NY RN wants to relocate to FL
- 0Dec 1, '11 by klaloanHi all! I currently live in New York, but want to relocate to Orlando, FL...does anyone know if I should obtain a FL license before applying? Or is it "honored" over there? I apologize if I sound like an idiot w/ incorrect terms, I am a new grad amd don't really know much about relocating to another state...any guidance would greatly be appreciated!! Thanks in advance!
- 1Dec 5, '11 by elkparkYou would need a FL license to work in FL (although you can certainly go ahead and start applying for jobs before you have one) -- all the info and forms you need would be on the FL BON website. However, you may want to look over some of the threads here about nursing in FL, and do some further research, before you make a final decision.
- 1Dec 5, '11 by TheCommuter, ASN, RN Senior ModeratorYou will need a Florida nursing license if you wish to legally work in Florida.
However, I would not relocate to Florida without a firm job offer in hand. If you move without a job, it might take several months or even more than a year to land a job.
- 0Dec 5, '11 by klaloanThank you everyone...it is bad everywhere then because it is taking me that long over here in NY...no one wants new grads, in fact I am working as an MA right now because I could not find a job even as an LPN or a PCA...there are hiring freezes everywhere here as well as major hospitals laying off hundreds of nurses a month. My only reason to relocate would be family and to get away from the tremendous amount of taxes we pay! For example, to live in a decent school district, the yearly taxes are $12,000 - $15,000 on top of your mortage payments, property taxes, etc.. Yes they pay more up here but you dont see your money. You would also have to save about $30,000 just for a down payment on a condo or house! I will do more research on FL nursing, and I appreciate your advice!
- 0Dec 5, '11 by klaloanI am taking all your advice seriously...can someone please tell me what makes the nursing world in FL so bad? Im just curious...besides the pay (which I know is obviously lower) what is it that makes it bad? I dont have anything to compare it to since I am a new grad, so I wouldnt know the difference between NY nurses and FL nurses right now.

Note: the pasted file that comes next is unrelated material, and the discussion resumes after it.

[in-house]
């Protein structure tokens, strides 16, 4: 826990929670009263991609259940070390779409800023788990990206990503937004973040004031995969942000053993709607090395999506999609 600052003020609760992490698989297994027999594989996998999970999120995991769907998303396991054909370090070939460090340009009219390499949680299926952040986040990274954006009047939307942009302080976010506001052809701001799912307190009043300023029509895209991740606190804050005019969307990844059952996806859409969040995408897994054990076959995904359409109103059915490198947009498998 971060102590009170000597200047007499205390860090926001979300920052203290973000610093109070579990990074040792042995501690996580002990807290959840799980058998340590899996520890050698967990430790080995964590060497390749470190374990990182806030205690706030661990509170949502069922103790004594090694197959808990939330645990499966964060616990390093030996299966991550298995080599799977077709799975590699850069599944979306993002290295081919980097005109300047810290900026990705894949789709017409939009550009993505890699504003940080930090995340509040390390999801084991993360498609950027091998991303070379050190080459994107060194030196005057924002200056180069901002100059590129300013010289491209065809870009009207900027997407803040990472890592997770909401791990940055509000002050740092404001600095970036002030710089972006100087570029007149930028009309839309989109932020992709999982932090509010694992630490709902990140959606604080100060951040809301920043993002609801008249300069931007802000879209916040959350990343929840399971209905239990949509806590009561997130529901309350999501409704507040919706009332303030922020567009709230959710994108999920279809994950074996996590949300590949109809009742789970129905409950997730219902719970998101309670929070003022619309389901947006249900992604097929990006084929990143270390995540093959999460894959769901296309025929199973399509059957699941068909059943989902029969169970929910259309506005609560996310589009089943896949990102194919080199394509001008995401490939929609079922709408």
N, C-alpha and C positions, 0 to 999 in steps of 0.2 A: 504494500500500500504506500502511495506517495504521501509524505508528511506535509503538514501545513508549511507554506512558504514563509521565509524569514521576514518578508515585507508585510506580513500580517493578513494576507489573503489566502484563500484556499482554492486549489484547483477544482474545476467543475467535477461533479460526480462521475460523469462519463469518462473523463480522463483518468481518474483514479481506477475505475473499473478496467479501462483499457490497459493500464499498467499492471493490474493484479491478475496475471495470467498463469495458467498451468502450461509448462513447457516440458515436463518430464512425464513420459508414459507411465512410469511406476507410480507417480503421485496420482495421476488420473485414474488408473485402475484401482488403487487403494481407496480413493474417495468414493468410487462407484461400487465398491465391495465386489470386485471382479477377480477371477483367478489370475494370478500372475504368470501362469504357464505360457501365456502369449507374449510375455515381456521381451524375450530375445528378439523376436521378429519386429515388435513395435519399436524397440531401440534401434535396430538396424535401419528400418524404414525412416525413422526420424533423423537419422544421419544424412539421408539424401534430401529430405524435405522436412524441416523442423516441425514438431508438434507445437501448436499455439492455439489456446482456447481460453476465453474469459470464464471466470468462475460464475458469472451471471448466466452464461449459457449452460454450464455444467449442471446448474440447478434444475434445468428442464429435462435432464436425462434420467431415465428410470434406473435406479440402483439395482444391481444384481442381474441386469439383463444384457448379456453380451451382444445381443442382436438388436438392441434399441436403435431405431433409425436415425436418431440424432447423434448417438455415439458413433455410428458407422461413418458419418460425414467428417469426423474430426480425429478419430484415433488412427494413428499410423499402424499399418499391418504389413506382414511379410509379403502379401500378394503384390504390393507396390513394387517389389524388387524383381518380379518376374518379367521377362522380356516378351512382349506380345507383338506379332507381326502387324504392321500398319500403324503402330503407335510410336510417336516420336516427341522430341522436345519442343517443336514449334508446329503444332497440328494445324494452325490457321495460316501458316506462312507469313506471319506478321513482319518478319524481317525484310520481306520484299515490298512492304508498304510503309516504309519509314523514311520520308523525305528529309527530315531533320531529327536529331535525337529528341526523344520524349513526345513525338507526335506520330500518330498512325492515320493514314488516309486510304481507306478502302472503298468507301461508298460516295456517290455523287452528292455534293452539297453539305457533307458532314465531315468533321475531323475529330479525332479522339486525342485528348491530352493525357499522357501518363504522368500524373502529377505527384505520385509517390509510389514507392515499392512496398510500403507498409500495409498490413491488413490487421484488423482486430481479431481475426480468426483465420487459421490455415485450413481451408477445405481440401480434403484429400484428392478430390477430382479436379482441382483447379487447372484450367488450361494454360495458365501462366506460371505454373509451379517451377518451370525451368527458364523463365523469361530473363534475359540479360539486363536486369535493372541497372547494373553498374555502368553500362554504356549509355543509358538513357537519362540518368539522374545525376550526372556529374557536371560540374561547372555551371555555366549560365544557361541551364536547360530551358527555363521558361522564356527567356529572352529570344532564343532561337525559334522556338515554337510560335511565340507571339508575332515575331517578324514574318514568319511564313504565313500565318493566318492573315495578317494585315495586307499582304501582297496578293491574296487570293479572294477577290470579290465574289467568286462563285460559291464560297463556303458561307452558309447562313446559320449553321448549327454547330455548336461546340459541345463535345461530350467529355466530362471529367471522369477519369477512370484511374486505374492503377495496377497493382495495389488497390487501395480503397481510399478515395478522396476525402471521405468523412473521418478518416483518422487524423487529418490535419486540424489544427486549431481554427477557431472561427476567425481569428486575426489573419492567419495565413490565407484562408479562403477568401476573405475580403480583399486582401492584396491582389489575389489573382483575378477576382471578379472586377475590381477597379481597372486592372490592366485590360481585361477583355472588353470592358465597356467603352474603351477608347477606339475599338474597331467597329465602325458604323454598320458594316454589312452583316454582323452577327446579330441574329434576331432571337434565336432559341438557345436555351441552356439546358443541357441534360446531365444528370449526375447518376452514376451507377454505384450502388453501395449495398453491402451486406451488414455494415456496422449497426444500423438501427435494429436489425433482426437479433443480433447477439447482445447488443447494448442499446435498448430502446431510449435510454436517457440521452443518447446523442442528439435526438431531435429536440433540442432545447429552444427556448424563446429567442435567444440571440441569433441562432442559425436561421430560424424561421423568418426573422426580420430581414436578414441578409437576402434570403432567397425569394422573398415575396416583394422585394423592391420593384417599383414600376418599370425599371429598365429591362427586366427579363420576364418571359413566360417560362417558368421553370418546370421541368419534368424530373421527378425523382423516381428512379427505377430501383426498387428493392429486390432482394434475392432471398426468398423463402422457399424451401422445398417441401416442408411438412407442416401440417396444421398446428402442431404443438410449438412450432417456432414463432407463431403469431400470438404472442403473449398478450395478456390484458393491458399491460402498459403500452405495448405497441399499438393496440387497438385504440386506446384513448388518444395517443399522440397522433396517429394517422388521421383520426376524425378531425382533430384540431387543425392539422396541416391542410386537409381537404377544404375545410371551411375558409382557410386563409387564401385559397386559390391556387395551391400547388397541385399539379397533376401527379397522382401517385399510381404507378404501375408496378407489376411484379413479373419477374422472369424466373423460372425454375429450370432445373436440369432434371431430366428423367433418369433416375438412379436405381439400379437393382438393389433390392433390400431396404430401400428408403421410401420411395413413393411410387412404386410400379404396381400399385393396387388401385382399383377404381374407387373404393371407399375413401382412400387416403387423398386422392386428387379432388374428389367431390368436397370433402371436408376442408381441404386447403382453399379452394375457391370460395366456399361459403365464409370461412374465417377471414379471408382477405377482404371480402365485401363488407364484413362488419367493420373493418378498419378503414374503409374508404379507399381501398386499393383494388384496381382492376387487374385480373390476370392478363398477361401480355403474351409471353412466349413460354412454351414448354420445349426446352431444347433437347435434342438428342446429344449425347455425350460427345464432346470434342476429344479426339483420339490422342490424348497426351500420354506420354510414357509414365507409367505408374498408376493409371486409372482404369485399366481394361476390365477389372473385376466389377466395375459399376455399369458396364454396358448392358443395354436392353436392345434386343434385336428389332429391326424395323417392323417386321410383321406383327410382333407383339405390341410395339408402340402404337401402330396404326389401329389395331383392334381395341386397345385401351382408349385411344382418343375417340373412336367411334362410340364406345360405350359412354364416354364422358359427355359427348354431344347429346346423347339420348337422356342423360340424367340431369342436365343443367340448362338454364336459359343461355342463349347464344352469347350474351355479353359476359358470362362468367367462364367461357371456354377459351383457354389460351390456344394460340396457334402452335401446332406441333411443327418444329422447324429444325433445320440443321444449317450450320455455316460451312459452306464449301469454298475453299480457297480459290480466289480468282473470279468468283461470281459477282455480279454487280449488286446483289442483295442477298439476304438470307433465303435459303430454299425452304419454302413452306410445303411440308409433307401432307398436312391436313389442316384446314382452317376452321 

- 0Dec 5, '11 by TheCommuter, ASN, RN Senior ModeratorQuote from klaloanAlthough the problem is multifaceted, I'll offer up a very simple explanation. The unemployment rate is extremely high in Florida. Unemployed people tend to be uninsured. Uninsured people avoid going to hospitals and other healthcare facilities. Less patients means less jobs for nurses.I am taking all your advice seriously...can someone please tell me what makes the nursing world in FL so bad? Im just curious...besides the pay (which I know is obviously lower) what is it that makes it bad? I dont have anything to compare it to since I am a new grad, so I wouldnt know the difference between NY nurses and FL nurses right now.
States where unemployment is sky-high (California, Florida, Nevada, Michigan) have weak job markets for nurses. States where unemployment is low (Oklahoma, Nebraska, North Dakota, Wyoming) have booming job markets for nurses. Do you notice the correlation?
- 0Dec 5, '11 by elkparkWhat Commuter said -- plus the general employment conditions across the board (not specific to nursing). So many people move to FL every year that employment in any field is definitely a buyer's (employer's, that is) market. Employers tend to offer lousy pay, benefits, and working conditions, and, if you don't like it, there are a whole bunch of warm bodies behind you in line that will. I've never worked as a nurse in FL (and never will ) -- I grew up there and left the first chance I got. My sister moved back there several years ago (before the economy tanked) to be closer to our aging parents. She was at the top of her field (not nursing) in her prior location, but found when she started job-hunting in FL that she got offered only entry level positions with lousy pay and benefits -- and, when she attempted to negotiate or make the case that her qualifications and experience justified (much) better, she basically got told, "Don't let the door hit you on the way out."